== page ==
Supposedly, "Gnossiennes" has no meaning: Satie made up that word to describe what he considered a new form of music. I don't know about that. I do know that he must have been a pretty weird guy: an early Satie biographer called him "one of the strangest personalities in the whole history of music."

I don't think his music is strange, though. Maybe it was strange in the late 19th and early 20th centuries. Not so, a hundred years on.

I found a performance of "Gnossiennes #1," the music used in Hugo, on YouTube. I think the pianist here takes the tempo a little too slow, but that's just an opinion, and anyway it's still a good rendition.

Note: The quote about Erik Satie being "one of the strangest personalities in the whole history of music" is from the Author's Preface to Erik Satie, by Rollo H. Myers (Denis Dobson, Ltd., 1948).

Sunday, January 1, 2012


Have you broken your New Year's resolution yet? What's taking you so long?

Some people take their New Year's resolutions seriously. That can be a good thing: start the new year with a vow to improve yourself, or correct some detrimental behavior.

I don't do resolutions, myself.

Imagine some guy at a crowded party on New Year's Eve. It's a few minutes before midnight. He goes into the bathroom and lights a cigarette. Resolved: My last smoke forever.

He flips on the overhead fan so as not to tip off his non-smoking host. Then he crumples his pack of Winstons and lobs it deftly into a wastebasket.

Soon he's back in the living room with the other revelers. The clock strikes midnight, and on the wide screen TV, the big ball falls in Times Square. He yells Happy New Year! along with everyone else, grabs a woman he does not know, and presses his smoky lips against hers.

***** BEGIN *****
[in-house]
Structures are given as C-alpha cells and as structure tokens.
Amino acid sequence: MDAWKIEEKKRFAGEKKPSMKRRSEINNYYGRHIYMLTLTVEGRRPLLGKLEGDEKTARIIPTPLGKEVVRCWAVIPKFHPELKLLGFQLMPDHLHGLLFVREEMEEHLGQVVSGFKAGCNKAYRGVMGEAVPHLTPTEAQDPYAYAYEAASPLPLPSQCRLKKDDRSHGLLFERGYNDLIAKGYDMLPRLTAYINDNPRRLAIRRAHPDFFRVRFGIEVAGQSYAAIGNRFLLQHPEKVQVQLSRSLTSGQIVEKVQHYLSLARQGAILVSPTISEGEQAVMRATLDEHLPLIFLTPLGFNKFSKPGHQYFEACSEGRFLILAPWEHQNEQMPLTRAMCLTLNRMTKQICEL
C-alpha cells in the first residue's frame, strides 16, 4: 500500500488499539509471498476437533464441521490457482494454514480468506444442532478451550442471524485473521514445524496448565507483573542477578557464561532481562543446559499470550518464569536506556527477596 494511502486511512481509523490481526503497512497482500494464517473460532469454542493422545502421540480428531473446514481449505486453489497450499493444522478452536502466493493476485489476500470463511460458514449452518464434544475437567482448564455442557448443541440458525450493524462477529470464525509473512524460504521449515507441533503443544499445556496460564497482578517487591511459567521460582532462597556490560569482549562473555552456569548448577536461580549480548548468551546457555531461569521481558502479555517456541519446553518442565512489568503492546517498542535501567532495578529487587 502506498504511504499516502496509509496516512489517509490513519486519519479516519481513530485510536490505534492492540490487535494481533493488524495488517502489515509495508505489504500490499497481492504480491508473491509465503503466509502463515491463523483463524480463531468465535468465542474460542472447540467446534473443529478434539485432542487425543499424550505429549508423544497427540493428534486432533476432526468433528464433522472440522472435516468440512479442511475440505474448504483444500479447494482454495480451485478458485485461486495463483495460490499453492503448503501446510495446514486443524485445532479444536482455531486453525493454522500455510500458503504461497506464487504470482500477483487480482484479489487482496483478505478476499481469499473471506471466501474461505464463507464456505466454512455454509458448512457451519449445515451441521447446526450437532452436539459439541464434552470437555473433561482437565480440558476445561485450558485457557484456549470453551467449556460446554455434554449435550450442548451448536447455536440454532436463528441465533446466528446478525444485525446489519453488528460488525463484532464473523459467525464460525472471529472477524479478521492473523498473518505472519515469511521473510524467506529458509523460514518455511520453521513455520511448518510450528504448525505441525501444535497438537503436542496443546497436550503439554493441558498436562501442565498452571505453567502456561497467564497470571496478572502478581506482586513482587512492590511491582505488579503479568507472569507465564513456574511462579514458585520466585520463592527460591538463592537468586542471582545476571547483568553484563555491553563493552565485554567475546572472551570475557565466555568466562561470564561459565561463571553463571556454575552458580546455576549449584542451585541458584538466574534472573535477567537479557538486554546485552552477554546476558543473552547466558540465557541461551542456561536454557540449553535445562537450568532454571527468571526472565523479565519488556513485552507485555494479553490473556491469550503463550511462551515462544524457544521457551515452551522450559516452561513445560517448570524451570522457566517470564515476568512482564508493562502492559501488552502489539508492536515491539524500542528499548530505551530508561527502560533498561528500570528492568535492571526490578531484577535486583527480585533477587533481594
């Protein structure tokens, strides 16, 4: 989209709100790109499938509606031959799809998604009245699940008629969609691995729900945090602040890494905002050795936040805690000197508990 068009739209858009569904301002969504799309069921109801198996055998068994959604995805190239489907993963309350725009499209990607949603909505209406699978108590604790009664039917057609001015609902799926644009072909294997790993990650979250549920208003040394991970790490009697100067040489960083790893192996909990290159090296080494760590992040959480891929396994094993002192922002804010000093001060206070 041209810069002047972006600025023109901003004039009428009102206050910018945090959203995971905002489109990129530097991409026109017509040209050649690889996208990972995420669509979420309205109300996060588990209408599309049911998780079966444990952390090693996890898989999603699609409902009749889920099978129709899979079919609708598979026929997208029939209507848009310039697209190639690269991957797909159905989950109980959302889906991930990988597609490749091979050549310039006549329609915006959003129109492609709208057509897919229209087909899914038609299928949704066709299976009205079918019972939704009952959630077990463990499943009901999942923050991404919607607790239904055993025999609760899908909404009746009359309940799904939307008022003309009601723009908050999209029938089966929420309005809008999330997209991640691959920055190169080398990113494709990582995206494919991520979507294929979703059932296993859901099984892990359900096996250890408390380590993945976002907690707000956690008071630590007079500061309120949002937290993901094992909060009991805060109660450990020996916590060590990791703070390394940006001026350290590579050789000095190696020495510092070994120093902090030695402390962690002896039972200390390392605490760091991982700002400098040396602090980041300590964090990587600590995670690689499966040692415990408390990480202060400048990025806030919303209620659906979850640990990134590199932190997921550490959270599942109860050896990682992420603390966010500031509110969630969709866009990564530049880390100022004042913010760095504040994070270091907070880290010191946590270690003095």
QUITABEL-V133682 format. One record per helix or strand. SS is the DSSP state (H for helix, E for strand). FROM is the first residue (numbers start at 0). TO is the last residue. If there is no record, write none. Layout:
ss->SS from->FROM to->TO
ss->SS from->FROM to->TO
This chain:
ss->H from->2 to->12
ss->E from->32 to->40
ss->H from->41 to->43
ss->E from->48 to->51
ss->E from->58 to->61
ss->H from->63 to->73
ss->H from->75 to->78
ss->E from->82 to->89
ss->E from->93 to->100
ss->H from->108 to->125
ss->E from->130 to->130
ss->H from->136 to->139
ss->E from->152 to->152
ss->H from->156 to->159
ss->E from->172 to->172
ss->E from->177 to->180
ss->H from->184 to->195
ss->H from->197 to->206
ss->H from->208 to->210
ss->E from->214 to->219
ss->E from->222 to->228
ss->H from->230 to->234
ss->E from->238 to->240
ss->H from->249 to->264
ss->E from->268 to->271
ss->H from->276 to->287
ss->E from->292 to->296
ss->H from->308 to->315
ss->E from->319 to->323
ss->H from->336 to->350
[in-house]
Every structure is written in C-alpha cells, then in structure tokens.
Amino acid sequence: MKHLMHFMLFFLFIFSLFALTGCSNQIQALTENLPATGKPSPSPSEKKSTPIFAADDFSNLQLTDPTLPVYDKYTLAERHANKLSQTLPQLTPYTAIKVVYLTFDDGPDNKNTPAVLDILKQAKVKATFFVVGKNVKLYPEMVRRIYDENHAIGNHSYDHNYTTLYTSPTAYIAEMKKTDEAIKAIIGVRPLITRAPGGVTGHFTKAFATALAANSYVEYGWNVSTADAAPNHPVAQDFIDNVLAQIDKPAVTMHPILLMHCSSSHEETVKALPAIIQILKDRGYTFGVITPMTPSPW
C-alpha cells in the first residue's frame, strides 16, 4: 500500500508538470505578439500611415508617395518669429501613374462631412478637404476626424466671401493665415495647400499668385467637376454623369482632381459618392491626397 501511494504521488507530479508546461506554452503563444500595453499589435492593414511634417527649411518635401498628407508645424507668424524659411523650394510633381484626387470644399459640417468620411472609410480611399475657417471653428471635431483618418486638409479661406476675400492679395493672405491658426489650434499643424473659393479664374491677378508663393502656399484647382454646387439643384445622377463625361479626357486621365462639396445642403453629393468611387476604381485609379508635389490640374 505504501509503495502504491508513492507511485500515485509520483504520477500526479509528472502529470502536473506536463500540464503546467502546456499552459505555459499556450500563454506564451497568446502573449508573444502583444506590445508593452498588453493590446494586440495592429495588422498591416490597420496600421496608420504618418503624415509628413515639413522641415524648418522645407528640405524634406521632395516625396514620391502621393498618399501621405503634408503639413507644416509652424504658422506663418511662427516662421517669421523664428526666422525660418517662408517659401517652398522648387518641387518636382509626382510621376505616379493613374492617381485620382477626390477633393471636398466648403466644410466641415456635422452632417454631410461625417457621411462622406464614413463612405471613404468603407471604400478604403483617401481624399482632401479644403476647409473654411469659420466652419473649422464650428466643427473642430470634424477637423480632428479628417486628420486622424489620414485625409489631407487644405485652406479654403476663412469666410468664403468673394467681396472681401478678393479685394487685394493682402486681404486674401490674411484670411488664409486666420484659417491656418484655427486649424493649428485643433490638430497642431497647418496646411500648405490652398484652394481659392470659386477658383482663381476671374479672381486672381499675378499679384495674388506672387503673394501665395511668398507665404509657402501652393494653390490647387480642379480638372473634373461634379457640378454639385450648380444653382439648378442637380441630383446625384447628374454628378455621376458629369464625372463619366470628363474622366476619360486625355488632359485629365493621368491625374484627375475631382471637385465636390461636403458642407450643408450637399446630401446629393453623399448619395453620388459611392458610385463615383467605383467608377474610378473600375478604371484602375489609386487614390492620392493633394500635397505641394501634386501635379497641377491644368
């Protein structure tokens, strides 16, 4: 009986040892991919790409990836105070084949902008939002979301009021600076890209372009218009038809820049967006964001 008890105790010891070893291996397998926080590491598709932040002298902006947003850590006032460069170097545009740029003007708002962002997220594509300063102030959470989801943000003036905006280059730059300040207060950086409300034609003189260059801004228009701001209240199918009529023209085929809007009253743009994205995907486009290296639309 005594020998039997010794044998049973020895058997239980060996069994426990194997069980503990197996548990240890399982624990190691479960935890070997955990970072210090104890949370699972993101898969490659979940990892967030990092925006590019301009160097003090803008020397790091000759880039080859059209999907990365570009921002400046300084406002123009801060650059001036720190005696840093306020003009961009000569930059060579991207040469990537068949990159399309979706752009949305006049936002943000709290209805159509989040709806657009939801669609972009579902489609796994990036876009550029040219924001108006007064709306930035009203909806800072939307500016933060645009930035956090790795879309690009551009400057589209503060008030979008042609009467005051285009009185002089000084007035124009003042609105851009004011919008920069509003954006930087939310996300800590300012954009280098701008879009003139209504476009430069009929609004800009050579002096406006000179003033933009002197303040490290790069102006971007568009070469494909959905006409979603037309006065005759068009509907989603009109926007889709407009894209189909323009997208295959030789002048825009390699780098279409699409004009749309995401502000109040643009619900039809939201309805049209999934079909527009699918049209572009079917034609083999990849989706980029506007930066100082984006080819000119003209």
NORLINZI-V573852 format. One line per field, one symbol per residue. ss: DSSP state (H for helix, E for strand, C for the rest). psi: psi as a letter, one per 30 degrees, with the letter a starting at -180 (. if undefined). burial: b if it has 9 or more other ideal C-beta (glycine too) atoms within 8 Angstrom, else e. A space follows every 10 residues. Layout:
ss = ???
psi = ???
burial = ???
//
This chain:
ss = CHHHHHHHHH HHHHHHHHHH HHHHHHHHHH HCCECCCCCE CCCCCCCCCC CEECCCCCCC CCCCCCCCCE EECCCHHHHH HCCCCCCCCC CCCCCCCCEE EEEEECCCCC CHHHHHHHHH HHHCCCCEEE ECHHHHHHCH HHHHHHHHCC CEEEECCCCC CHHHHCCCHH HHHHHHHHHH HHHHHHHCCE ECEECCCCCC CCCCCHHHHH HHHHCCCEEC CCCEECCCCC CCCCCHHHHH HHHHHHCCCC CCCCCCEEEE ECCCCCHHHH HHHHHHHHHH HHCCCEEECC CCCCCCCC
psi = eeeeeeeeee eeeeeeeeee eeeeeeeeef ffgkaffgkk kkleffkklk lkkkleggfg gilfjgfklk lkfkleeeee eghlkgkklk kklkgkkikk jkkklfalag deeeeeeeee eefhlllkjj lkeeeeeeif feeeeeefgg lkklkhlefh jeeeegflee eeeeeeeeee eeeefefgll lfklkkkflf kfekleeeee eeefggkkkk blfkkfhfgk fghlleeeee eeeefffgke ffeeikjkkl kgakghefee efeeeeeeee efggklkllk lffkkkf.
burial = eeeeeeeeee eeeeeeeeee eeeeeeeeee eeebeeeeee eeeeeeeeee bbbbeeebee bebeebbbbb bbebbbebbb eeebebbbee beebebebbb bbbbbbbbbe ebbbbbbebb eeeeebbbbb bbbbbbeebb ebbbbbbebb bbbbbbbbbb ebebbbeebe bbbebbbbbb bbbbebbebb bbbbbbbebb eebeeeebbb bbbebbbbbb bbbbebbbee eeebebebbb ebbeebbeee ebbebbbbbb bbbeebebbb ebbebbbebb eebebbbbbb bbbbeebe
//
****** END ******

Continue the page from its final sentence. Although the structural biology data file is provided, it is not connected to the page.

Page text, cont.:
Fifteen minutes later he's back in the bathroom sifting through that wastebasket, in the throes of his first nicotine fit. There mighta been one last smoke in there, he thinks. But when he finds the package and uncrumples it, it is empty.

So he bums one from that woman he just kissed. The party's host admonishes them: if you must smoke, please step outside. They do. The woman has but one cigarette, for she too had thought of quitting, but at 11:45 changed her mind. She is willing to share it. It is a Winston, his brand. As they pass it back and forth, they fall in love.

Or something like that. It could be that a year later, they get married. Again it is New Year's Eve. This time, it doesn't even occur to them to quit smoking. After the wedding they fly off on their honeymoon – to Winston-Salem, or Marlboro Country, or some other ironic destination.

Or something like that. It could be that both are ticking time bombs, with monstrously carcinogenic tobacco sediments in their lungs already spawning cancer. But this isn't an anti-smoking rant, so I'll leave that stuff out.

No behavior will change because of a new calendar. Behaviors change because an individual wants to change. You want to quit smoking; you want to get off the couch and start working out. It doesn't matter whether it's December 31 or August 9. If you want to change some behavior to the better, there's no time like the present – if you'll pardon the cliche.